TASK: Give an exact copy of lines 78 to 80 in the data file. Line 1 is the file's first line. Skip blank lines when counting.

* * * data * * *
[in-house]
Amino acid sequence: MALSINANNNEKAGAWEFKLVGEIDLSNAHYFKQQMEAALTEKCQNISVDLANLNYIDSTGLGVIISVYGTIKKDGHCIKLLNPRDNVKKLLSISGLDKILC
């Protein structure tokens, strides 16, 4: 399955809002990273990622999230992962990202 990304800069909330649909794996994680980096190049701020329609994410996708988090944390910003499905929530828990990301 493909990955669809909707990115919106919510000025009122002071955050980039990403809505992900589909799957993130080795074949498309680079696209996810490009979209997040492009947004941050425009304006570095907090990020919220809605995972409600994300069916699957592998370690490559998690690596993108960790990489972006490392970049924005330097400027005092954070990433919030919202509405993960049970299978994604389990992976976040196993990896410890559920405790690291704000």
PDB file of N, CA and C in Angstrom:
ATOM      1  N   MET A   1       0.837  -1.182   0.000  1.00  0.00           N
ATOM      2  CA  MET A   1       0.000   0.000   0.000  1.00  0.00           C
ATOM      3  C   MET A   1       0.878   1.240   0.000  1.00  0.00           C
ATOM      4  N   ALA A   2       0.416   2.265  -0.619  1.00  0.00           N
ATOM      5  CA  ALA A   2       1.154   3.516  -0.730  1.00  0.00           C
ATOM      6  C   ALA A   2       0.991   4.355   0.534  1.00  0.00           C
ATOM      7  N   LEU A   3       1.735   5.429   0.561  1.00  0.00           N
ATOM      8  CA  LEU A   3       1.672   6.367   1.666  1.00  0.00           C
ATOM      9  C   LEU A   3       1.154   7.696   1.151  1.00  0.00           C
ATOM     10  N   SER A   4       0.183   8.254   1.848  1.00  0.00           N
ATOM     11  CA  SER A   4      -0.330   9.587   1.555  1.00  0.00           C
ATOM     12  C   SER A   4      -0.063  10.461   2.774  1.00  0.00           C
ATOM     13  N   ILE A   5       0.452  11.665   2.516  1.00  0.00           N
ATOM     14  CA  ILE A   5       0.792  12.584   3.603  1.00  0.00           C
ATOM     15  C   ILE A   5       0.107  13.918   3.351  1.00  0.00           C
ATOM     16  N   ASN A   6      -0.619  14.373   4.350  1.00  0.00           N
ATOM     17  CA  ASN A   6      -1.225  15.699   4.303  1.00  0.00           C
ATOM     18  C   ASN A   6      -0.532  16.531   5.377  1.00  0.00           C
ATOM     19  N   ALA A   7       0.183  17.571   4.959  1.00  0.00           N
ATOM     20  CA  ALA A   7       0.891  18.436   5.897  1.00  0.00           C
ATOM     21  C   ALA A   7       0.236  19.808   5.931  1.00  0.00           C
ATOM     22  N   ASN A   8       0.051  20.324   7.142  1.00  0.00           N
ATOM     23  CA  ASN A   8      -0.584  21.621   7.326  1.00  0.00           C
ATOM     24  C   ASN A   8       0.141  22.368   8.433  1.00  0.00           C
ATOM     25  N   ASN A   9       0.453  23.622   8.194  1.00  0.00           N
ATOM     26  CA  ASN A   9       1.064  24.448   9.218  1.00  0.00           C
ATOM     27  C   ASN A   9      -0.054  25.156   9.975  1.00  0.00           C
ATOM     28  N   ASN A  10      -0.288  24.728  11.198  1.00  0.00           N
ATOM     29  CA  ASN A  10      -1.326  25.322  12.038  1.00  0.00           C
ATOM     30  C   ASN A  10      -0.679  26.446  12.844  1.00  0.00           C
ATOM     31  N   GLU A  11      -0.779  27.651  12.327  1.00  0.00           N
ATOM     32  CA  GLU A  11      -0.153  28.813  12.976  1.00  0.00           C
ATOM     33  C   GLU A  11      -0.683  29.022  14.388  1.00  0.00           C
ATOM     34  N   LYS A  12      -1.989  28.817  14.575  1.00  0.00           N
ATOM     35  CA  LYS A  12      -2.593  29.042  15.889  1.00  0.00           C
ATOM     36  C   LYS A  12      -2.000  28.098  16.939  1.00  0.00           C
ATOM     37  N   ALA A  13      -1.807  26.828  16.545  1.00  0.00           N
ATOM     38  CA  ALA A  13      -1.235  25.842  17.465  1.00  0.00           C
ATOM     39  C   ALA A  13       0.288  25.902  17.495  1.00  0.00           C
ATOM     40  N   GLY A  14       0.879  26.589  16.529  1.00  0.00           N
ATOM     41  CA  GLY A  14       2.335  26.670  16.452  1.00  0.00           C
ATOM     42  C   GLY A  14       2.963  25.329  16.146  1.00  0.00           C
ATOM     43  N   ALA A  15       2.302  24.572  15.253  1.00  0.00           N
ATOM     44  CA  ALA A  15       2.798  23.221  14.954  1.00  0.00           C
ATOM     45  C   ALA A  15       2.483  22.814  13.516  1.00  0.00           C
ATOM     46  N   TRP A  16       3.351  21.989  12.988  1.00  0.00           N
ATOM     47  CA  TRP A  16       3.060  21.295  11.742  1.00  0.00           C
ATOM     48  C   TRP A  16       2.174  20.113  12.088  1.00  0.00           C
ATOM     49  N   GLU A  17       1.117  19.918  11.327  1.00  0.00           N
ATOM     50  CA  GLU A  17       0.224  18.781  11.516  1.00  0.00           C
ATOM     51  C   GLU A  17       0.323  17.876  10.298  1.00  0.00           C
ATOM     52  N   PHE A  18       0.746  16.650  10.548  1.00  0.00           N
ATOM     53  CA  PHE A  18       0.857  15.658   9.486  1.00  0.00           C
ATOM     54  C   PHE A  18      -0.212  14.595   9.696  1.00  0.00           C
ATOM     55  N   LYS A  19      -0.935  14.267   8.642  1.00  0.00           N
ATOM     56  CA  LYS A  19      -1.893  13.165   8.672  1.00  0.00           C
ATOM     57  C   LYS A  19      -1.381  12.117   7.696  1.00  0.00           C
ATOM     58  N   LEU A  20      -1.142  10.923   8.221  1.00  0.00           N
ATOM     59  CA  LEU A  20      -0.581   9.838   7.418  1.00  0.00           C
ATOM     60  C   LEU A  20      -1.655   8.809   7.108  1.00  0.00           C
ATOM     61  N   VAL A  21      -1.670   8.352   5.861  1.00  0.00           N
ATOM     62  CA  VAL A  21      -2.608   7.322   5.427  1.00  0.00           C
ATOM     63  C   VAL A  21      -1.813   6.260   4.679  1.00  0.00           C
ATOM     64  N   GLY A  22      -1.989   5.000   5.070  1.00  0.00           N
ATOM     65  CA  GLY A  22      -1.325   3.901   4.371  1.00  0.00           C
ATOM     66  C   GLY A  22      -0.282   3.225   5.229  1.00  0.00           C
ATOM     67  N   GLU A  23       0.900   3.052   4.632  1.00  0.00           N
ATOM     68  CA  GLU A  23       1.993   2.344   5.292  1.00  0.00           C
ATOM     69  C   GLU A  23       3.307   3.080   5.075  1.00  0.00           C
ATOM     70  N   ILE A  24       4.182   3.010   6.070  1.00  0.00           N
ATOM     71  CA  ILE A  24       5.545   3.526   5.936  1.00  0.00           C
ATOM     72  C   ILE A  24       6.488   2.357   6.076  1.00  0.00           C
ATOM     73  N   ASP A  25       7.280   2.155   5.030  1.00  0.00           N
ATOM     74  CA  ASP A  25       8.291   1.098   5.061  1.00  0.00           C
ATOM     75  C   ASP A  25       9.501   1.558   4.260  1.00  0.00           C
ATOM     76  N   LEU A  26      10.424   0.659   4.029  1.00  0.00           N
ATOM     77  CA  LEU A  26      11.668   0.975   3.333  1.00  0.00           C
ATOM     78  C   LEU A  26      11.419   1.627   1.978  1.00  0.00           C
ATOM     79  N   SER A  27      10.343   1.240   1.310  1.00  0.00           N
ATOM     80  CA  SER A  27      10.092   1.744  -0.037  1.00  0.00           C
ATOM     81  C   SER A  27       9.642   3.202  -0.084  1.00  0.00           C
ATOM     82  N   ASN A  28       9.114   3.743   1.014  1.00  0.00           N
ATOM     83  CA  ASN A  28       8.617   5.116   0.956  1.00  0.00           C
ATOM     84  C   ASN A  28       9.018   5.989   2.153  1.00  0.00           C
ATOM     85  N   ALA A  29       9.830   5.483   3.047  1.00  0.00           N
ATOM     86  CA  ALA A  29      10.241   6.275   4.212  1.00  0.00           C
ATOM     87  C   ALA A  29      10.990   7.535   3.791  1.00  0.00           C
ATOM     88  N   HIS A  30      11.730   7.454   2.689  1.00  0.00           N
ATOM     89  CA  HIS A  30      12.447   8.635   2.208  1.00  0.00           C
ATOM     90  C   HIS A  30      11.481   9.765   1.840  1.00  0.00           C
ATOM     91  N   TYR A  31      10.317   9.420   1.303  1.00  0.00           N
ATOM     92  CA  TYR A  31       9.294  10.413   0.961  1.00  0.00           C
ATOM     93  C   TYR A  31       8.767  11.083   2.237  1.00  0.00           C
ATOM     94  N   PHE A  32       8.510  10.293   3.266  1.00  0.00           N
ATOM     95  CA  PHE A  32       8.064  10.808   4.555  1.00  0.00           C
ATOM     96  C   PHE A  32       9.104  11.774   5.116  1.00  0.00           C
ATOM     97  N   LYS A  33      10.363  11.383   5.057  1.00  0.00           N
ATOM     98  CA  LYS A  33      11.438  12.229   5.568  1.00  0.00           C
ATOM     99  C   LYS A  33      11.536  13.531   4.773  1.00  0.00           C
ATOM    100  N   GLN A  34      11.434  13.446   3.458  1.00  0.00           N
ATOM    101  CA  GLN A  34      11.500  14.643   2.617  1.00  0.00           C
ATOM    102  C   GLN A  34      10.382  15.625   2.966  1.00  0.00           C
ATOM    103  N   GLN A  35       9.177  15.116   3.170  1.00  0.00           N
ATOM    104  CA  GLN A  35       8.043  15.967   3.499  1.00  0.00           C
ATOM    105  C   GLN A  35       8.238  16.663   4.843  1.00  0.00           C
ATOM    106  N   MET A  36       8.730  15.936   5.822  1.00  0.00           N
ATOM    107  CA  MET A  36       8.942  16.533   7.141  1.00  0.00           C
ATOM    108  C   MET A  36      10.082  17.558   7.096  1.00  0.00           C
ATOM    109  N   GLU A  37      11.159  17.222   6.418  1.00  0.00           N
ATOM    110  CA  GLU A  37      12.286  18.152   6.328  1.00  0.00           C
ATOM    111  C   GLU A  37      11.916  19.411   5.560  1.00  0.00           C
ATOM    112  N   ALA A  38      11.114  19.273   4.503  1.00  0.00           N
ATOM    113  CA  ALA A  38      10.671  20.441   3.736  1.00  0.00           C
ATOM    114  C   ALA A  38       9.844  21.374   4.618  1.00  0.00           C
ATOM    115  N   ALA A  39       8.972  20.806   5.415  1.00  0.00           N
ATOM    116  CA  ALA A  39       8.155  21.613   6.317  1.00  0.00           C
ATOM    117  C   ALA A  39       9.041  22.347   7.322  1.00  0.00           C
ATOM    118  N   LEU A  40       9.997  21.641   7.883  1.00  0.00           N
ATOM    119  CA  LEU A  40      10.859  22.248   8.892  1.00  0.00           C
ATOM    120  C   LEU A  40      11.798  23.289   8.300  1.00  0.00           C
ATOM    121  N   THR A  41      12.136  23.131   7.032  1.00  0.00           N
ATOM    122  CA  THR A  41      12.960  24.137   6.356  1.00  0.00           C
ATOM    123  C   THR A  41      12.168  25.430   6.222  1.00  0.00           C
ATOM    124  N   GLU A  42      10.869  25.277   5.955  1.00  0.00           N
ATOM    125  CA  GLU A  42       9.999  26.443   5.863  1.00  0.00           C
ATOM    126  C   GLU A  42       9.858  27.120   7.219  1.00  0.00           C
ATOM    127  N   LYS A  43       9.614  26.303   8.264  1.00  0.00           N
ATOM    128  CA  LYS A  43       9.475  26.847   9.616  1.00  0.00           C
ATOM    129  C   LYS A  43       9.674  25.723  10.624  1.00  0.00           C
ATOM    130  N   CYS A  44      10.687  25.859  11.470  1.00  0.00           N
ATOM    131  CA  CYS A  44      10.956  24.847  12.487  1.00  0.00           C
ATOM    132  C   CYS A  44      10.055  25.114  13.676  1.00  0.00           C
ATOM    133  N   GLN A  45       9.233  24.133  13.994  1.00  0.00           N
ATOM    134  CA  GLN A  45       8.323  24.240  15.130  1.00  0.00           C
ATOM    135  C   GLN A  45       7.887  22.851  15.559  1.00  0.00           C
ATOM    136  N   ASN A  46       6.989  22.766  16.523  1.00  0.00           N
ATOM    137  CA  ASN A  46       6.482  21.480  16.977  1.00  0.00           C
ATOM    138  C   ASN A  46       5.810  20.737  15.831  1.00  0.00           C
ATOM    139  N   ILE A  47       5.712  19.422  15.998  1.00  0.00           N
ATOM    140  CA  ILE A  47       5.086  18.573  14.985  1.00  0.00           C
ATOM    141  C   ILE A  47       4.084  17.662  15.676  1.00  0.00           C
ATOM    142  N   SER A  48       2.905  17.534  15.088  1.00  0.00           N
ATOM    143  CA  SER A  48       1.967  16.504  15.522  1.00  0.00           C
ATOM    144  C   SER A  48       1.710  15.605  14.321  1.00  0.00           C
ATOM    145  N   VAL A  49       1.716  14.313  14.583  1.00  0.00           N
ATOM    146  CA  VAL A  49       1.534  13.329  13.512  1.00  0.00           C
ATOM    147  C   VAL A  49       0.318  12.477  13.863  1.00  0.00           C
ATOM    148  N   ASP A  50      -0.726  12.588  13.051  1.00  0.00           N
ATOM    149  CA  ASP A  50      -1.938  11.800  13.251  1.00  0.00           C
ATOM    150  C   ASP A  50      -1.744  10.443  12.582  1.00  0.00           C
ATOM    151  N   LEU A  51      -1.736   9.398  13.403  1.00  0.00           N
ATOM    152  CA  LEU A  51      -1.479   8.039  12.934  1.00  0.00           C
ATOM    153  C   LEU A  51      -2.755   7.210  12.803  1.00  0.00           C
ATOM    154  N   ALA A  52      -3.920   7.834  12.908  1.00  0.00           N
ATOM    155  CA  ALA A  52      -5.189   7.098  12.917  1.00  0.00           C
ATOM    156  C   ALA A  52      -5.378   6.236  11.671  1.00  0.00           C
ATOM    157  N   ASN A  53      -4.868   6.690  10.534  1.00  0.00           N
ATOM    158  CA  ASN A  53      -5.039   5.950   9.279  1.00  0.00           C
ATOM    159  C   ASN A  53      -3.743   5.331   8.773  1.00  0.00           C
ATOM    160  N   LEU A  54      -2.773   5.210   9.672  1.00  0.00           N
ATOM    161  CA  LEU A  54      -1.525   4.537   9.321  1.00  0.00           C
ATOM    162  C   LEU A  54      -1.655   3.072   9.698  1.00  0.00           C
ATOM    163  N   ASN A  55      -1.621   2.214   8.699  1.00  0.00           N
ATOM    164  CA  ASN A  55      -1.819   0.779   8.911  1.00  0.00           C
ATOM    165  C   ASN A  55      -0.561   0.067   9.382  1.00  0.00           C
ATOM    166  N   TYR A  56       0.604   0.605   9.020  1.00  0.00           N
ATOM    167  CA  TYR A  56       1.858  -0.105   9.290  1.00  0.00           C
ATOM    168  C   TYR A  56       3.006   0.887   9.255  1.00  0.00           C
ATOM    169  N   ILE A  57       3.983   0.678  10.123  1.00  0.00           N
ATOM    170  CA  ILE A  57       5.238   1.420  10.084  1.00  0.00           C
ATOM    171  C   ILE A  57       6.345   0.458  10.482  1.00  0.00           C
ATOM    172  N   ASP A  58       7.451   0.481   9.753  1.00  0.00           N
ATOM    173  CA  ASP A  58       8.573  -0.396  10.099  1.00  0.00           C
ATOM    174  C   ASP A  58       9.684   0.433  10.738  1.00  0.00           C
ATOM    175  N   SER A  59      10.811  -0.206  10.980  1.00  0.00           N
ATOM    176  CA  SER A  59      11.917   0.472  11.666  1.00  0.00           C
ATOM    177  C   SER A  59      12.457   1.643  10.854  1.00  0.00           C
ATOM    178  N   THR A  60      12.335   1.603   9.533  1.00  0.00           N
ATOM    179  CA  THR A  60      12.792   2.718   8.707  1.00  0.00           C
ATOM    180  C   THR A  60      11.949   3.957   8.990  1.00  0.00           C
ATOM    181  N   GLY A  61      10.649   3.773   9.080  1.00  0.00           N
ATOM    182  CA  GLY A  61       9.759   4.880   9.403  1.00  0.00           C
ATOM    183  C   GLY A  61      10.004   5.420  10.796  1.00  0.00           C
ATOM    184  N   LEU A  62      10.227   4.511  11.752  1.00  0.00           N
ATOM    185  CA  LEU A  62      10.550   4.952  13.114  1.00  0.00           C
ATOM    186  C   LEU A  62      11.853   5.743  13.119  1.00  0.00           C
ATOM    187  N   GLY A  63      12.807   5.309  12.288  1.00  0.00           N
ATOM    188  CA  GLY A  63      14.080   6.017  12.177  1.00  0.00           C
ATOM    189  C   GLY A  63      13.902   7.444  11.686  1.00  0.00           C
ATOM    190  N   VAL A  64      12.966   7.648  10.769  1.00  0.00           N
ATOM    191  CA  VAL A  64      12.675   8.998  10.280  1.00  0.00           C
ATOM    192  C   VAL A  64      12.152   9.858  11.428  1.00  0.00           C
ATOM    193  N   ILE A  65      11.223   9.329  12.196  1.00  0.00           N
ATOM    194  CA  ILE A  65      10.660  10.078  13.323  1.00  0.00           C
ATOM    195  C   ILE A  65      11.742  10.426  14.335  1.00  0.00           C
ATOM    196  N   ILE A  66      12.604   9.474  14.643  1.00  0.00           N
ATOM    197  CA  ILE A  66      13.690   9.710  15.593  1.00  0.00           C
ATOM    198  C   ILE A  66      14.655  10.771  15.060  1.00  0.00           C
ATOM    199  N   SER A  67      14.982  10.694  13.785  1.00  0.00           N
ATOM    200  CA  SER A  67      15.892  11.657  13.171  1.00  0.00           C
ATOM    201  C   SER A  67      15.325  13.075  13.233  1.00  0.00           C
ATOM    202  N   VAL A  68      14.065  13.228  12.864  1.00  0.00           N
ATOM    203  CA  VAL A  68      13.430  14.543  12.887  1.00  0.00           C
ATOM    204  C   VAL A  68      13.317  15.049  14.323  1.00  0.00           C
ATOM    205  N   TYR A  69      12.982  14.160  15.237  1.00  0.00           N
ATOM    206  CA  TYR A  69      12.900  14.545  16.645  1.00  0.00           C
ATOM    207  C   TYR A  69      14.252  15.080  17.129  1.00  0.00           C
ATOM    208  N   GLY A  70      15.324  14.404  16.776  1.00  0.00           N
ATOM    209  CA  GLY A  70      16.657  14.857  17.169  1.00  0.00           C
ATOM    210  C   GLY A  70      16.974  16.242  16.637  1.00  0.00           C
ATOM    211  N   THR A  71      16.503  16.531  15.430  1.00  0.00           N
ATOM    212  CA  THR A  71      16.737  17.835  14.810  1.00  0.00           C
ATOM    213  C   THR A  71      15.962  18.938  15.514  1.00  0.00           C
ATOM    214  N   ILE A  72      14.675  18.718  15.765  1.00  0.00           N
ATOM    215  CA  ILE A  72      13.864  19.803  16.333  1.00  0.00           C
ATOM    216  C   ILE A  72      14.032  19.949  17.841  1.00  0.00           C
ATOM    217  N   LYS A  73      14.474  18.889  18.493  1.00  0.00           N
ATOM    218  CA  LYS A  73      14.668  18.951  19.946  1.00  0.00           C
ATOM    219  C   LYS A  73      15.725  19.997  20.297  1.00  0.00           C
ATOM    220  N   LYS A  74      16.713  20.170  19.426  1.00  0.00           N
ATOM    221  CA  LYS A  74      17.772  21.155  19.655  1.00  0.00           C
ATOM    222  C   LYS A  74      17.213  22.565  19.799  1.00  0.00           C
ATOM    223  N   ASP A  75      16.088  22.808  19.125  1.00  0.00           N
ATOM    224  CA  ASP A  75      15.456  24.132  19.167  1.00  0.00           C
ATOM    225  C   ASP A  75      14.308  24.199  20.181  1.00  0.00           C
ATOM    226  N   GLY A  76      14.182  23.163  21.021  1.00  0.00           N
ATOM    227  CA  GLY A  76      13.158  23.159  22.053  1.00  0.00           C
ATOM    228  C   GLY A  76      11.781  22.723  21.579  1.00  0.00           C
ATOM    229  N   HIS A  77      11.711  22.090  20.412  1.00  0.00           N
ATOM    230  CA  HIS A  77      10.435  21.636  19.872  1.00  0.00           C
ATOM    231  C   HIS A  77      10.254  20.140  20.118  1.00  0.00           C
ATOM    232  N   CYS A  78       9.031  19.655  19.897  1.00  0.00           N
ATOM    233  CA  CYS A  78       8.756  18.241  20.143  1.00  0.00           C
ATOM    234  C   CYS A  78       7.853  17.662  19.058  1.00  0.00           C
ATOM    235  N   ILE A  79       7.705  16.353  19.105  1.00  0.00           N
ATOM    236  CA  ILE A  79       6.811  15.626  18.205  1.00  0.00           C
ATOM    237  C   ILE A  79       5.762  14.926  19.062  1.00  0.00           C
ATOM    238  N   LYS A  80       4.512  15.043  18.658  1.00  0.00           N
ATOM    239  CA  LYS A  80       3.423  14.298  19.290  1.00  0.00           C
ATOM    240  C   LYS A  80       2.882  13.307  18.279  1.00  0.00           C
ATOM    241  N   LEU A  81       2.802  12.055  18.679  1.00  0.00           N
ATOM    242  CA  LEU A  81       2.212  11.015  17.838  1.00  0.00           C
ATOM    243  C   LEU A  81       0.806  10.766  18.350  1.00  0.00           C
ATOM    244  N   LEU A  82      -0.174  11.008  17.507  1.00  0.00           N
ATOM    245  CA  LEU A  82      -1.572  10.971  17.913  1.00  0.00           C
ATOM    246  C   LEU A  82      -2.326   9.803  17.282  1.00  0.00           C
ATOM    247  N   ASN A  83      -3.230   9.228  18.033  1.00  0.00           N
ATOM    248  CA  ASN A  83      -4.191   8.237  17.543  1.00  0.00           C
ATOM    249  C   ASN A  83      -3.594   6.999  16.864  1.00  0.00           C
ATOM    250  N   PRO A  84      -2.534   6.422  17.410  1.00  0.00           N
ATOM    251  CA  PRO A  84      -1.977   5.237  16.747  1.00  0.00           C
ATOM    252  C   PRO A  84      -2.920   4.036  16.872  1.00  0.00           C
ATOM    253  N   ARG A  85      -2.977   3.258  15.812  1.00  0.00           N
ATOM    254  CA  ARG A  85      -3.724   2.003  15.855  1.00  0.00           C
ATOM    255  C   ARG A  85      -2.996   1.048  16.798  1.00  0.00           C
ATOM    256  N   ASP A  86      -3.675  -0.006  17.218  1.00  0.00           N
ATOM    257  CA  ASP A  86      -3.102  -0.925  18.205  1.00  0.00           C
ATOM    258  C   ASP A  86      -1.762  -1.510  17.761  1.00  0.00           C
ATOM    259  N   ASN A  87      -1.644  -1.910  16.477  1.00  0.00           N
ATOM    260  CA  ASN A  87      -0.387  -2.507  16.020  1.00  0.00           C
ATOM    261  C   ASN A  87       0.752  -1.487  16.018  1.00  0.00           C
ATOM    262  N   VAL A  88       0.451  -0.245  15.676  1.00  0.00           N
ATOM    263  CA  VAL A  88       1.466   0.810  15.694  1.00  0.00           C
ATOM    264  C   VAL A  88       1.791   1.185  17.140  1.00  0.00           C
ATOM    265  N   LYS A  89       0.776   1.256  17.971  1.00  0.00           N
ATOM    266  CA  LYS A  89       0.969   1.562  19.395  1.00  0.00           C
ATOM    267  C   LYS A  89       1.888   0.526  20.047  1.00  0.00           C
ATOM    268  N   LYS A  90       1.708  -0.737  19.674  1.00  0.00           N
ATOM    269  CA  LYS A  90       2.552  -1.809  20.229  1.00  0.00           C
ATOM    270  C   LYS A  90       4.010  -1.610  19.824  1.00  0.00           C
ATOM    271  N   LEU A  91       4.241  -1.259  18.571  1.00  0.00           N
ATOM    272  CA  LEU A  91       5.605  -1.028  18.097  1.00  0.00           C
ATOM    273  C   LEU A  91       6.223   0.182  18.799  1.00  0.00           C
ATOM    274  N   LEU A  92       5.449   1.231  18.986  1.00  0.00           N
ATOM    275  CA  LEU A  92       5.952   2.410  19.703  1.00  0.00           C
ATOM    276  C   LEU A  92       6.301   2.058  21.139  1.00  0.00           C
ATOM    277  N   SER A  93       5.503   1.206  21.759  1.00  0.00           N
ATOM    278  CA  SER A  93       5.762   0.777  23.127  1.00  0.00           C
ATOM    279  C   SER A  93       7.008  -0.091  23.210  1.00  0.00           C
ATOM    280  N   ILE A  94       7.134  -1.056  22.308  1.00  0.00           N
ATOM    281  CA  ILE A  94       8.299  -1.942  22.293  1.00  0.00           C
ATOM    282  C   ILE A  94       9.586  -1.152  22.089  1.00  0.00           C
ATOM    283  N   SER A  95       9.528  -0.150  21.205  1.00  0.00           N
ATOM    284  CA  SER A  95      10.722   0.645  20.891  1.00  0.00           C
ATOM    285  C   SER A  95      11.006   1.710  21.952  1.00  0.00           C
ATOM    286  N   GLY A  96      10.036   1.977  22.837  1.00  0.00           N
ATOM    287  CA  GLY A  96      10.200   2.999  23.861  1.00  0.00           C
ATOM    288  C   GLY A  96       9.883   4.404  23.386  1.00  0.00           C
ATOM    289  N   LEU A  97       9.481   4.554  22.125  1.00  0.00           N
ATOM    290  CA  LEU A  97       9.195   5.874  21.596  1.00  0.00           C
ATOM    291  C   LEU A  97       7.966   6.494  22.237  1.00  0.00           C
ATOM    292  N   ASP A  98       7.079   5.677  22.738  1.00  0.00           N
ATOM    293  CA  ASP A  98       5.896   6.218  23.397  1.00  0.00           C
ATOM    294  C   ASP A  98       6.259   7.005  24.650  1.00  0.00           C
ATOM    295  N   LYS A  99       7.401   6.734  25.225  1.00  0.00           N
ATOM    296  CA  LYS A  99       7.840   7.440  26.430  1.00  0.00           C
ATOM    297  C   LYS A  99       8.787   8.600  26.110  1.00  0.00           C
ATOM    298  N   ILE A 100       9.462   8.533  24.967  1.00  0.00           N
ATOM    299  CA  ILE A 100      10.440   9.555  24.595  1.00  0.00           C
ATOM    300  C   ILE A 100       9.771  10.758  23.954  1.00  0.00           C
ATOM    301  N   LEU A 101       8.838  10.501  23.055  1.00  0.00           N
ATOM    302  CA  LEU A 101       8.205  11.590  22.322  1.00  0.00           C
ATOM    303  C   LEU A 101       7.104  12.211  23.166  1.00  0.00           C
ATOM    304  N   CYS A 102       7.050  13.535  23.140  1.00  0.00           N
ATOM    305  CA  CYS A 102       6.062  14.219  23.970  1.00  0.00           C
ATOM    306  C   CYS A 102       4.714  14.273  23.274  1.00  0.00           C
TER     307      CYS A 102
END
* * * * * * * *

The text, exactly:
ATOM     74  CA  ASP A  25       8.291   1.098   5.061  1.00  0.00           C
ATOM     75  C   ASP A  25       9.501   1.558   4.260  1.00  0.00           C
ATOM     76  N   LEU A  26      10.424   0.659   4.029  1.00  0.00           N